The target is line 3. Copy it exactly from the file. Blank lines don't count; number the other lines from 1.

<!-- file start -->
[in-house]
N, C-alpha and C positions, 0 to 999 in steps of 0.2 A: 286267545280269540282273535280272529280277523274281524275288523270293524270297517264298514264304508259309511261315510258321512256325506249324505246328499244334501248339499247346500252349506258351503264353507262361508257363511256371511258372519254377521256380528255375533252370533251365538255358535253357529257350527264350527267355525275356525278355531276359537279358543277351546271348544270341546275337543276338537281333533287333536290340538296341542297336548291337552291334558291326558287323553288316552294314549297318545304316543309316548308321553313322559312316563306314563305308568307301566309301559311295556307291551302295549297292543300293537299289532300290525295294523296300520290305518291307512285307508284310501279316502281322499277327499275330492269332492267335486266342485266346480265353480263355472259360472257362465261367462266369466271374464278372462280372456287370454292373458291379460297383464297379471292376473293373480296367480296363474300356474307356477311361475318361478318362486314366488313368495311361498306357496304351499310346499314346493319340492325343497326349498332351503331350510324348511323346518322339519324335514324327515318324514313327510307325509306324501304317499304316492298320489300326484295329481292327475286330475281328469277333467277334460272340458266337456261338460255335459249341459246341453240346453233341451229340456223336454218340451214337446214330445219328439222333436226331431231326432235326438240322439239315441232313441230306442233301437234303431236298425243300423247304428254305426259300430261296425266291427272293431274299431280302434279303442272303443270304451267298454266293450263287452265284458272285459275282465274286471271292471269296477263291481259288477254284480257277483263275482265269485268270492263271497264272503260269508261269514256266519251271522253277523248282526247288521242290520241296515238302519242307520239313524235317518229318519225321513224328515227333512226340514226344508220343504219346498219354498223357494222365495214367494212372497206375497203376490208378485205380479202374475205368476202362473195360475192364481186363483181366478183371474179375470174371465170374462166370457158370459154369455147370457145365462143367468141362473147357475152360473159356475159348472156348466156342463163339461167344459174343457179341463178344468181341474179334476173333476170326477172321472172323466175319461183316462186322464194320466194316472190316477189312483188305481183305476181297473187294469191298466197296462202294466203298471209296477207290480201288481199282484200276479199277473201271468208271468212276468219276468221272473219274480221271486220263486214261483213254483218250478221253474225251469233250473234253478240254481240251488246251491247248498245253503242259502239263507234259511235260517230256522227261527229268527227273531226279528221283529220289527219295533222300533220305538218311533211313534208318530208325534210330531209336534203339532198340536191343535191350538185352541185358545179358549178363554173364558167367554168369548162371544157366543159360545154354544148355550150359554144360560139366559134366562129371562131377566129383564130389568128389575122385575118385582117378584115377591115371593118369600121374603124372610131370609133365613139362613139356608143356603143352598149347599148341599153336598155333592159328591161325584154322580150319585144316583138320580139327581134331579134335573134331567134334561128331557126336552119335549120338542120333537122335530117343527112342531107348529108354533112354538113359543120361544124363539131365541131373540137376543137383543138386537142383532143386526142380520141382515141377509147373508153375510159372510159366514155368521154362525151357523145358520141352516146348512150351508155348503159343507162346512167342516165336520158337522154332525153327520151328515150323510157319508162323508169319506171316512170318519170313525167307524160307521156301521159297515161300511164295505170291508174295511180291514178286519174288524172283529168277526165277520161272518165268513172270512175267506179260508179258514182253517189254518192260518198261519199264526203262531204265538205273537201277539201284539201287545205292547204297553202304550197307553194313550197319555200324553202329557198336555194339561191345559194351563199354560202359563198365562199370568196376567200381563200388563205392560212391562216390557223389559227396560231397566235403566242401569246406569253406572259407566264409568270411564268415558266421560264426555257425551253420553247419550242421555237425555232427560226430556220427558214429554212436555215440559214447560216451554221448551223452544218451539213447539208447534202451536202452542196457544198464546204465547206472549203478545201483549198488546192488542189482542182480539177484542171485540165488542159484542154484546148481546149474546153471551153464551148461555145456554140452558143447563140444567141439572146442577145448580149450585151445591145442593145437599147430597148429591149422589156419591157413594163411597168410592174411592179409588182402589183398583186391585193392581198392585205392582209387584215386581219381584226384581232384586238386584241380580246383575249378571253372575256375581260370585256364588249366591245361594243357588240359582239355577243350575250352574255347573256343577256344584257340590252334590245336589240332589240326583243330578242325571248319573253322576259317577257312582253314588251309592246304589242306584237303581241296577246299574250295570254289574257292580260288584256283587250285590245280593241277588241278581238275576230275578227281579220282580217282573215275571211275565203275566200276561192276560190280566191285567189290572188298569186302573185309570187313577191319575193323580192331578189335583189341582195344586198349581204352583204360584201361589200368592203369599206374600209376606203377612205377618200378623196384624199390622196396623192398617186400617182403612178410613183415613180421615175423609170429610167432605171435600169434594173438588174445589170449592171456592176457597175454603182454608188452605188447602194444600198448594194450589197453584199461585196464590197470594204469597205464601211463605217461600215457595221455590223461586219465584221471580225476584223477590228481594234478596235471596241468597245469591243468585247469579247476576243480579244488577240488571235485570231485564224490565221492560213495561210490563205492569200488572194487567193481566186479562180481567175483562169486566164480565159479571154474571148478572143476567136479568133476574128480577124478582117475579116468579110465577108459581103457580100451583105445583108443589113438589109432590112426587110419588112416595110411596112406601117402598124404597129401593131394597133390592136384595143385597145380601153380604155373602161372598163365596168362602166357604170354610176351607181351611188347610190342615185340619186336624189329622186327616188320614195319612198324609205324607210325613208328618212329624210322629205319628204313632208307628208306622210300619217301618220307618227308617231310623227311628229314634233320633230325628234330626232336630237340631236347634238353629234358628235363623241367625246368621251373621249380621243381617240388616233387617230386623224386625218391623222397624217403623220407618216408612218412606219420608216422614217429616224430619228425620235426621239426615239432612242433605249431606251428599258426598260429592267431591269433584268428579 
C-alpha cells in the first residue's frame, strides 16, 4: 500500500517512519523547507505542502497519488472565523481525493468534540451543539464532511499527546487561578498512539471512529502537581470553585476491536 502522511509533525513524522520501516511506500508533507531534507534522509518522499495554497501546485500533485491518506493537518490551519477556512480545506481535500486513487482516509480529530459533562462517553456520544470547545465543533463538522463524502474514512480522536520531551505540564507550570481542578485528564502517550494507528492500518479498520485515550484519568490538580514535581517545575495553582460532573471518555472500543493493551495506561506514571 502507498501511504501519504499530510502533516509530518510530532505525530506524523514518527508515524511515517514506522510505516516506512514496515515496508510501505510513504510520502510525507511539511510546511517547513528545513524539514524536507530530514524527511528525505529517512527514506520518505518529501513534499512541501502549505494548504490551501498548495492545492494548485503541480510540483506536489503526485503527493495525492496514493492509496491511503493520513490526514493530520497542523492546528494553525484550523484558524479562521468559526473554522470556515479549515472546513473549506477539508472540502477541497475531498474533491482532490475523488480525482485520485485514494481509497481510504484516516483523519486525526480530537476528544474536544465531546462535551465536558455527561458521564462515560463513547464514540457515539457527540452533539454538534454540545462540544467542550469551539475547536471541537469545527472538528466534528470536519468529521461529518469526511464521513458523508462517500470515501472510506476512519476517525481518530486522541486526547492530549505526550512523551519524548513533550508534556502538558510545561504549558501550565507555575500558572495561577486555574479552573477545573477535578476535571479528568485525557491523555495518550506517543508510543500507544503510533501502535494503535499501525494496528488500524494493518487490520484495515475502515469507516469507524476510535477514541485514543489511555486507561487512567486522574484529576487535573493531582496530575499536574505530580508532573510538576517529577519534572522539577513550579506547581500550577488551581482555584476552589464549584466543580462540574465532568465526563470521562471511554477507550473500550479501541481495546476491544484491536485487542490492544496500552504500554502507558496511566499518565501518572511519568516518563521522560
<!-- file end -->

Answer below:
C-alpha cells in the first residue's frame, strides 16, 4: 500500500517512519523547507505542502497519488472565523481525493468534540451543539464532511499527546487561578498512539471512529502537581470553585476491536 502522511509533525513524522520501516511506500508533507531534507534522509518522499495554497501546485500533485491518506493537518490551519477556512480545506481535500486513487482516509480529530459533562462517553456520544470547545465543533463538522463524502474514512480522536520531551505540564507550570481542578485528564502517550494507528492500518479498520485515550484519568490538580514535581517545575495553582460532573471518555472500543493493551495506561506514571 502507498501511504501519504499530510502533516509530518510530532505525530506524523514518527508515524511515517514506522510505516516506512514496515515496508510501505510513504510520502510525507511539511510546511517547513528545513524539514524536507530530514524527511528525505529517512527514506520518505518529501513534499512541501502549505494548504490551501498548495492545492494548485503541480510540483506536489503526485503527493495525492496514493492509496491511503493520513490526514493530520497542523492546528494553525484550523484558524479562521468559526473554522470556515479549515472546513473549506477539508472540502477541497475531498474533491482532490475523488480525482485520485485514494481509497481510504484516516483523519486525526480530537476528544474536544465531546462535551465536558455527561458521564462515560463513547464514540457515539457527540452533539454538534454540545462540544467542550469551539475547536471541537469545527472538528466534528470536519468529521461529518469526511464521513458523508462517500470515501472510506476512519476517525481518530486522541486526547492530549505526550512523551519524548513533550508534556502538558510545561504549558501550565507555575500558572495561577486555574479552573477545573477535578476535571479528568485525557491523555495518550506517543508510543500507544503510533501502535494503535499501525494496528488500524494493518487490520484495515475502515469507516469507524476510535477514541485514543489511555486507561487512567486522574484529576487535573493531582496530575499536574505530580508532573510538576517529577519534572522539577513550579506547581500550577488551581482555584476552589464549584466543580462540574465532568465526563470521562471511554477507550473500550479501541481495546476491544484491536485487542490492544496500552504500554502507558496511566499518565501518572511519568516518563521522560